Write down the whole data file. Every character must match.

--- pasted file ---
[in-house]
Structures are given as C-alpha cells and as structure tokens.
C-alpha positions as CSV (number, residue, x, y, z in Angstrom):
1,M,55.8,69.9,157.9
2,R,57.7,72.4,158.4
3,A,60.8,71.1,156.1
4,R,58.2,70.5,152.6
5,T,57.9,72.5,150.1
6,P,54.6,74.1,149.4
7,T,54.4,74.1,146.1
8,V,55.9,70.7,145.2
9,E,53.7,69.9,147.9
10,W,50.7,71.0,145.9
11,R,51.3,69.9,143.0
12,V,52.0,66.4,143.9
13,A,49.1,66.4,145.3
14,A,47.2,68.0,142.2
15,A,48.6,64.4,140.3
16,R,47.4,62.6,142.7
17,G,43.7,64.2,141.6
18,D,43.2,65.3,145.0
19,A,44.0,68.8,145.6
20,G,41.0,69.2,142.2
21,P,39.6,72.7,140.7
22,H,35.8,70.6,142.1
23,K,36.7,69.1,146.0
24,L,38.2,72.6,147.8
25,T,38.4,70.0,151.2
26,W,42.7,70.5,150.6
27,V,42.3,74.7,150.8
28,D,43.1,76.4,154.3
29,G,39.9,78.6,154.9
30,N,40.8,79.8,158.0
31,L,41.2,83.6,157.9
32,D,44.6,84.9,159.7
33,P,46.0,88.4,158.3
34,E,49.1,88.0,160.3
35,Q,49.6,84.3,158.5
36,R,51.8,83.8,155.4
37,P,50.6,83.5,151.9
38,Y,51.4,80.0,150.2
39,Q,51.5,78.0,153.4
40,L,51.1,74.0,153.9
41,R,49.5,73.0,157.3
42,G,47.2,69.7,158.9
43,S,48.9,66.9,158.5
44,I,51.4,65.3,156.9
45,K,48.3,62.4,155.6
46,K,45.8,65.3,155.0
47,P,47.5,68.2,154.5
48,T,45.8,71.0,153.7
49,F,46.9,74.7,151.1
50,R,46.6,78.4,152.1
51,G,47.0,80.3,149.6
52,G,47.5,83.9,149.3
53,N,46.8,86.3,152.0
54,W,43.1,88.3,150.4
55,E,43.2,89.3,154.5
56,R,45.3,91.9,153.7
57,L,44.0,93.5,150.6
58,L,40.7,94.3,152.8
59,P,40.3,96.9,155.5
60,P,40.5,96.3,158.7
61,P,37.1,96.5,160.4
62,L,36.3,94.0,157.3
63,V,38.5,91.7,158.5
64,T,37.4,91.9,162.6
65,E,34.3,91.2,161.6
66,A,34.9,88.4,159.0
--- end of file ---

[in-house]
Structures are given as C-alpha cells and as structure tokens.
C-alpha positions as CSV (number, residue, x, y, z in Angstrom):
1,M,55.8,69.9,157.9
2,R,57.7,72.4,158.4
3,A,60.8,71.1,156.1
4,R,58.2,70.5,152.6
5,T,57.9,72.5,150.1
6,P,54.6,74.1,149.4
7,T,54.4,74.1,146.1
8,V,55.9,70.7,145.2
9,E,53.7,69.9,147.9
10,W,50.7,71.0,145.9
11,R,51.3,69.9,143.0
12,V,52.0,66.4,143.9
13,A,49.1,66.4,145.3
14,A,47.2,68.0,142.2
15,A,48.6,64.4,140.3
16,R,47.4,62.6,142.7
17,G,43.7,64.2,141.6
18,D,43.2,65.3,145.0
19,A,44.0,68.8,145.6
20,G,41.0,69.2,142.2
21,P,39.6,72.7,140.7
22,H,35.8,70.6,142.1
23,K,36.7,69.1,146.0
24,L,38.2,72.6,147.8
25,T,38.4,70.0,151.2
26,W,42.7,70.5,150.6
27,V,42.3,74.7,150.8
28,D,43.1,76.4,154.3
29,G,39.9,78.6,154.9
30,N,40.8,79.8,158.0
31,L,41.2,83.6,157.9
32,D,44.6,84.9,159.7
33,P,46.0,88.4,158.3
34,E,49.1,88.0,160.3
35,Q,49.6,84.3,158.5
36,R,51.8,83.8,155.4
37,P,50.6,83.5,151.9
38,Y,51.4,80.0,150.2
39,Q,51.5,78.0,153.4
40,L,51.1,74.0,153.9
41,R,49.5,73.0,157.3
42,G,47.2,69.7,158.9
43,S,48.9,66.9,158.5
44,I,51.4,65.3,156.9
45,K,48.3,62.4,155.6
46,K,45.8,65.3,155.0
47,P,47.5,68.2,154.5
48,T,45.8,71.0,153.7
49,F,46.9,74.7,151.1
50,R,46.6,78.4,152.1
51,G,47.0,80.3,149.6
52,G,47.5,83.9,149.3
53,N,46.8,86.3,152.0
54,W,43.1,88.3,150.4
55,E,43.2,89.3,154.5
56,R,45.3,91.9,153.7
57,L,44.0,93.5,150.6
58,L,40.7,94.3,152.8
59,P,40.3,96.9,155.5
60,P,40.5,96.3,158.7
61,P,37.1,96.5,160.4
62,L,36.3,94.0,157.3
63,V,38.5,91.7,158.5
64,T,37.4,91.9,162.6
65,E,34.3,91.2,161.6
66,A,34.9,88.4,159.0